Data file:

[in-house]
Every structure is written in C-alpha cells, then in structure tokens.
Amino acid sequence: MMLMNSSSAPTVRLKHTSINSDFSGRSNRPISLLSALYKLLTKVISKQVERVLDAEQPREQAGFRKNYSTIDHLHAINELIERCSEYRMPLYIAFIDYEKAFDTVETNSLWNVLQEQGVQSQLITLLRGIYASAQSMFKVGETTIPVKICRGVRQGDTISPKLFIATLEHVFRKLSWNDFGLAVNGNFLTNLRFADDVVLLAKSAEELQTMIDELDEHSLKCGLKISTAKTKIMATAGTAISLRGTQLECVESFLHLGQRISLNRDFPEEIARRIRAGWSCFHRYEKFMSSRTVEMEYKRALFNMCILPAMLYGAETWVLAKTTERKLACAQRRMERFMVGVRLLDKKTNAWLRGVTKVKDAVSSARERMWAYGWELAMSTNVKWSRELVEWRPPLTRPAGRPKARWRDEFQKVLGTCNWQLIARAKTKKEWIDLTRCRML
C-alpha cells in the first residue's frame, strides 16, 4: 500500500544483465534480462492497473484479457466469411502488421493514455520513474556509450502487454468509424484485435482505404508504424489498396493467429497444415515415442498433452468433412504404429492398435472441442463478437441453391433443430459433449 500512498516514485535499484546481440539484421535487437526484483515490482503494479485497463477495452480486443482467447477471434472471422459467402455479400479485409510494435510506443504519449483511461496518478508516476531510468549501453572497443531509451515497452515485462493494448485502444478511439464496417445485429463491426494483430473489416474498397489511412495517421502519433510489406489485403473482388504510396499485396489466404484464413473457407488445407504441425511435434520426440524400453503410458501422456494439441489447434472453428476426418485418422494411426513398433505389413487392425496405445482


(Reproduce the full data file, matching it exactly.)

[in-house]
Every structure is written in C-alpha cells, then in structure tokens.
Amino acid sequence: MMLMNSSSAPTVRLKHTSINSDFSGRSNRPISLLSALYKLLTKVISKQVERVLDAEQPREQAGFRKNYSTIDHLHAINELIERCSEYRMPLYIAFIDYEKAFDTVETNSLWNVLQEQGVQSQLITLLRGIYASAQSMFKVGETTIPVKICRGVRQGDTISPKLFIATLEHVFRKLSWNDFGLAVNGNFLTNLRFADDVVLLAKSAEELQTMIDELDEHSLKCGLKISTAKTKIMATAGTAISLRGTQLECVESFLHLGQRISLNRDFPEEIARRIRAGWSCFHRYEKFMSSRTVEMEYKRALFNMCILPAMLYGAETWVLAKTTERKLACAQRRMERFMVGVRLLDKKTNAWLRGVTKVKDAVSSARERMWAYGWELAMSTNVKWSRELVEWRPPLTRPAGRPKARWRDEFQKVLGTCNWQLIARAKTKKEWIDLTRCRML
C-alpha cells in the first residue's frame, strides 16, 4: 500500500544483465534480462492497473484479457466469411502488421493514455520513474556509450502487454468509424484485435482505404508504424489498396493467429497444415515415442498433452468433412504404429492398435472441442463478437441453391433443430459433449 500512498516514485535499484546481440539484421535487437526484483515490482503494479485497463477495452480486443482467447477471434472471422459467402455479400479485409510494435510506443504519449483511461496518478508516476531510468549501453572497443531509451515497452515485462493494448485502444478511439464496417445485429463491426494483430473489416474498397489511412495517421502519433510489406489485403473482388504510396499485396489466404484464413473457407488445407504441425511435434520426440524400453503410458501422456494439441489447434472453428476426418485418422494411426513398433505389413487392425496405445482